MONEY

Take a Ski Trip for Less This Winter

Keep the whole family on the slopes -- and on budget -- in Park City, Utah. © Corbis. All Rights Reserved.

A ski trip doesn’t need to leave your wallet as light as fresh powder.

Just pick the right destination and you can save on airfare, lodging and lift tickets.

Lake Tahoe

Tahoe has plenty of big-name resorts, but going with a smaller one will cut prices dramatically.

Lift tickets at Diamond Peak, for example, are $59, or about 35% less than at Squaw Valley.

Or book a $239-a-night package at the Hyatt Regency Lake Tahoe that includes two Diamond Peak lift tickets and a 15% spa discount.

If you do hit a larger mountain, buy at least three days in advance, when many resorts offer a lowest-price guarantee.

Savings: 35%

Park City, Utah

Set on skiing some of the country’s marquee mountains? Choose Park City over, say, Colorado’s toniest areas.

Flights into Park City neighbor Salt Lake City are an average of 28% cheaper than Aspen, according to Expedia.

Related: Suite Dreams: Opening a Bed and Breakfast

A four-night package from Ski.com, including Park City lodging, a pair of lift tickets, and equipment rentals, comes in at least 14% less than the site’s comparable Aspen deals.

You can also skip the rental car: Airport shuttles are $40, and the city’s free bus service stops at the area’s three resorts.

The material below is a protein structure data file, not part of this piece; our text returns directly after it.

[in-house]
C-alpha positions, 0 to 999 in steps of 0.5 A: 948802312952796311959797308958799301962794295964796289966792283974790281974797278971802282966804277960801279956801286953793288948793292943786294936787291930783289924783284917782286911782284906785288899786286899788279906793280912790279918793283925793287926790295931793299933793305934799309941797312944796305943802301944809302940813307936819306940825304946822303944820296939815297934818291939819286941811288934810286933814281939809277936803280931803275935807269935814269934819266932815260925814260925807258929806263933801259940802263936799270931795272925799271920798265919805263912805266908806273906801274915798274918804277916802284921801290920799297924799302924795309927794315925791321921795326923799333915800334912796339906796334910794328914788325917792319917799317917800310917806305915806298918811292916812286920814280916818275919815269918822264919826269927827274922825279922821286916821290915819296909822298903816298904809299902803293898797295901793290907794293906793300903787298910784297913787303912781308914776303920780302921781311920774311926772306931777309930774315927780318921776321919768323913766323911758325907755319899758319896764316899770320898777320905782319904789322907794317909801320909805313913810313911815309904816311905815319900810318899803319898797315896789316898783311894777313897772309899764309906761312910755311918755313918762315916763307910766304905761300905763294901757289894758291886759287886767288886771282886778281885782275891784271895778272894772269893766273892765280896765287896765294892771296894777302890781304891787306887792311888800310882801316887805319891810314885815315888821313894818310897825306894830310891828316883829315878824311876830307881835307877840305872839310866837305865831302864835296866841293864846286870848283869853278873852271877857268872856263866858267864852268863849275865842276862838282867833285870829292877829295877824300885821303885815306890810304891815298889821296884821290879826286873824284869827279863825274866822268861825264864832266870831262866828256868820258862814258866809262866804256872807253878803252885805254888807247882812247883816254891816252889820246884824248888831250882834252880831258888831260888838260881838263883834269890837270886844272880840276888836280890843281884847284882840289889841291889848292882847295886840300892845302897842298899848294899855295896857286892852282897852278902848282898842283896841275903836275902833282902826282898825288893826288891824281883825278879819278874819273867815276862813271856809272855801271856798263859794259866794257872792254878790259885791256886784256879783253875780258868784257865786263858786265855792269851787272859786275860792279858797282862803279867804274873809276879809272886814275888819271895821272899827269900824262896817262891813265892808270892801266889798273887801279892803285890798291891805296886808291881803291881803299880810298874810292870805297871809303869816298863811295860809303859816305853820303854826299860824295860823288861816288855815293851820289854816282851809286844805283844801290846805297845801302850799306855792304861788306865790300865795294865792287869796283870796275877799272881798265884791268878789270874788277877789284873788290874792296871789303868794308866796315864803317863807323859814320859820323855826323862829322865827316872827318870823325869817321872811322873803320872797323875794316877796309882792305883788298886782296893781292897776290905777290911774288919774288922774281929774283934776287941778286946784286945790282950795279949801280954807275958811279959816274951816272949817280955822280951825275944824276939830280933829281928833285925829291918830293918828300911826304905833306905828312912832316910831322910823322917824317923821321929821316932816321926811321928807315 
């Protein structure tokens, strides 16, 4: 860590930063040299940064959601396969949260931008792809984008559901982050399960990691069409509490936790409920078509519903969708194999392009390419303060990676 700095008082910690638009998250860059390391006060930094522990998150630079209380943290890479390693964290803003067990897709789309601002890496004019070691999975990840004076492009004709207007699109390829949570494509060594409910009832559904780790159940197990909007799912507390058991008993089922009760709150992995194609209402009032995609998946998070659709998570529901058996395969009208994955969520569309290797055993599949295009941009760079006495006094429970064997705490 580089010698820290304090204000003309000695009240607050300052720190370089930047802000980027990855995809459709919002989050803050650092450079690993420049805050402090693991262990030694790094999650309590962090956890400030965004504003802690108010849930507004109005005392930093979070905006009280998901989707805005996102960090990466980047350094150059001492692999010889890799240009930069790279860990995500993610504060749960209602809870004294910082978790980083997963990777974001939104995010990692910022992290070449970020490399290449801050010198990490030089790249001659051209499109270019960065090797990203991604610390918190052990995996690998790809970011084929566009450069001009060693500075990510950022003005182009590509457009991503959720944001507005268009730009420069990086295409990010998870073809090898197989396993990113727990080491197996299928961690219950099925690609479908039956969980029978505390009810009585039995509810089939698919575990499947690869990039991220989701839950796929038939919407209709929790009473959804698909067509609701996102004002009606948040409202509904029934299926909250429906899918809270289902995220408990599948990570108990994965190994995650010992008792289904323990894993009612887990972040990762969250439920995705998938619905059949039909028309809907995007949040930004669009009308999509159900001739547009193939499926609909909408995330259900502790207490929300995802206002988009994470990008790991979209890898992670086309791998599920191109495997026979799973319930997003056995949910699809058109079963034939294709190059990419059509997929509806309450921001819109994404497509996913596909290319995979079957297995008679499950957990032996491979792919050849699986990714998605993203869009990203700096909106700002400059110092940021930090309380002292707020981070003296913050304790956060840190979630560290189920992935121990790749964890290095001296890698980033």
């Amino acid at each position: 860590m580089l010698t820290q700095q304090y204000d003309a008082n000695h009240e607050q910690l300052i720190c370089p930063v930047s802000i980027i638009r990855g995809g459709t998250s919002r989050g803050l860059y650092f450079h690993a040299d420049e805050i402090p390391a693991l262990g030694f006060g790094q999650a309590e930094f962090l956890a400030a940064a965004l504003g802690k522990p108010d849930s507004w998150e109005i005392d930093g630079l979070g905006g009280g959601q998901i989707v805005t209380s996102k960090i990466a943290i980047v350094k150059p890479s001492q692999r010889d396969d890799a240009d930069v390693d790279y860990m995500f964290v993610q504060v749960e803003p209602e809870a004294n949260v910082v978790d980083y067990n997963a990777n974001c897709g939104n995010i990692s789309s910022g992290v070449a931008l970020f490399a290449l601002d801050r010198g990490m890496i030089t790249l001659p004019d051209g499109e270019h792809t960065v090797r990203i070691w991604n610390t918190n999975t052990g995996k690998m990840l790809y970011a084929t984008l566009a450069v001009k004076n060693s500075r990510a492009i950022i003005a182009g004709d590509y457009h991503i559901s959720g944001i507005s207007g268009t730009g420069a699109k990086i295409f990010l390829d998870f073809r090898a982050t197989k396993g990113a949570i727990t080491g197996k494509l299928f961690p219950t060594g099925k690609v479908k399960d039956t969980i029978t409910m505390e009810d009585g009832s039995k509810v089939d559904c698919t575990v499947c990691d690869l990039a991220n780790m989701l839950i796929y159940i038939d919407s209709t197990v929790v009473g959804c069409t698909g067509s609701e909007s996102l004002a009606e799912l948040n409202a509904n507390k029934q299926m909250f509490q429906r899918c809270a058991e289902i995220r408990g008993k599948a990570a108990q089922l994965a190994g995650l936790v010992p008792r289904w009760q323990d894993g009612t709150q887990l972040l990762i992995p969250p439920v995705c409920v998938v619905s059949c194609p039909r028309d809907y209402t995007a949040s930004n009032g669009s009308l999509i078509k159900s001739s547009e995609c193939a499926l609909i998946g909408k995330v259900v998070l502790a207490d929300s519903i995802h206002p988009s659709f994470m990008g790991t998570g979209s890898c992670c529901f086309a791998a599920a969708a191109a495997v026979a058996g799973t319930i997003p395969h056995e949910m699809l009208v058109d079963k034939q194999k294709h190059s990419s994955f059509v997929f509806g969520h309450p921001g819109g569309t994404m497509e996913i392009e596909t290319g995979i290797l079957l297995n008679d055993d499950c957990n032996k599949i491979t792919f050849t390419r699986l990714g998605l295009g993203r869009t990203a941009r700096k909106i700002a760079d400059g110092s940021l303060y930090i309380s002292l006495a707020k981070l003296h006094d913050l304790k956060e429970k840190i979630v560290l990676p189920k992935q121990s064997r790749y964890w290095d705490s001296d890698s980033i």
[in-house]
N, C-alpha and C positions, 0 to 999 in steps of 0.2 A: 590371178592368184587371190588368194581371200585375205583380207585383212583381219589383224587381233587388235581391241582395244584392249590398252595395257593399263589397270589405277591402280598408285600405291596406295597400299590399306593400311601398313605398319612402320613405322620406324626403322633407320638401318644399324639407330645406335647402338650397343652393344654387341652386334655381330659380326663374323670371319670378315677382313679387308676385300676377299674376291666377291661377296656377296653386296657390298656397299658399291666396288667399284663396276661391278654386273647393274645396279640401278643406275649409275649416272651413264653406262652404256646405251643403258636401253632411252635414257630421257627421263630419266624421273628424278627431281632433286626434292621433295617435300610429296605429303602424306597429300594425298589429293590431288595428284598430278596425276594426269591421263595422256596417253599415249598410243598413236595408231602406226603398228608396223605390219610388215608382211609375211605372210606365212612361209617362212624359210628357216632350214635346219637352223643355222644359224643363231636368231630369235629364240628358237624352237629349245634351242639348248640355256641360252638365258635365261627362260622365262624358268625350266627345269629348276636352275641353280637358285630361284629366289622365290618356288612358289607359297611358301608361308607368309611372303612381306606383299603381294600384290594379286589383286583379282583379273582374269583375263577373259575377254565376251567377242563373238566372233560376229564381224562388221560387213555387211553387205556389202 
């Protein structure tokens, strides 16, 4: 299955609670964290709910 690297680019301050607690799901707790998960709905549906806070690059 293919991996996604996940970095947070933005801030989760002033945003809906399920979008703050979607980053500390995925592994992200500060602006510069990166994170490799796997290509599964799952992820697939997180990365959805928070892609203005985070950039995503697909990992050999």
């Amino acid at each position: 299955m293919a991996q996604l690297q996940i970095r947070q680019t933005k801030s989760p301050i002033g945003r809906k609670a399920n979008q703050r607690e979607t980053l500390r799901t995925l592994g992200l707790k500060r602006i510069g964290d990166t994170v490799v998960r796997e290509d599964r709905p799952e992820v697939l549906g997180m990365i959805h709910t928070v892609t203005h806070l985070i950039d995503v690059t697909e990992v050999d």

Savings: 28%

Lake Placid, N.Y.

Many Northeastern skiers head straight to Vermont, but opting for this two-time Olympic host instead could cut your cost by 25%, says Shari Winter, owner of Daman Nelson Travel.

Skiers who book two nights at one of 40 area lodges and a two-day lift pass from Whiteface Mountain will get the third night, and day on the hill, free. (See whiteface.com; holiday weekends excluded.)

Another deal: Buy any three-day lift pass and get free entry at Olympic venues like the ski-jumping complex and speed-skating oval — plus 20% off a hair-raising bobsled ride.

Savings: 25%

APRÈS SKI

The right rental

Savvy skiers know you often get better value — and more room — with a house or condo than a hotel. Here, two frequently overlooked rules to rent by:

Get a comprehensive contract. Rates, cleaning fees, and sales and lodging taxes should be itemized, and payment due dates should be spelled out, says William May, director of the Vacation Rental Association. Special arrangements, like late departure, should also be included.

Protect your money. Don’t wire a payment; you should be able to secure phone or Internet reservations using a credit card. It’s also a good idea to safeguard your deposit by taking photos of the property when you arrive so that you won’t be charged for someone else’s damage.

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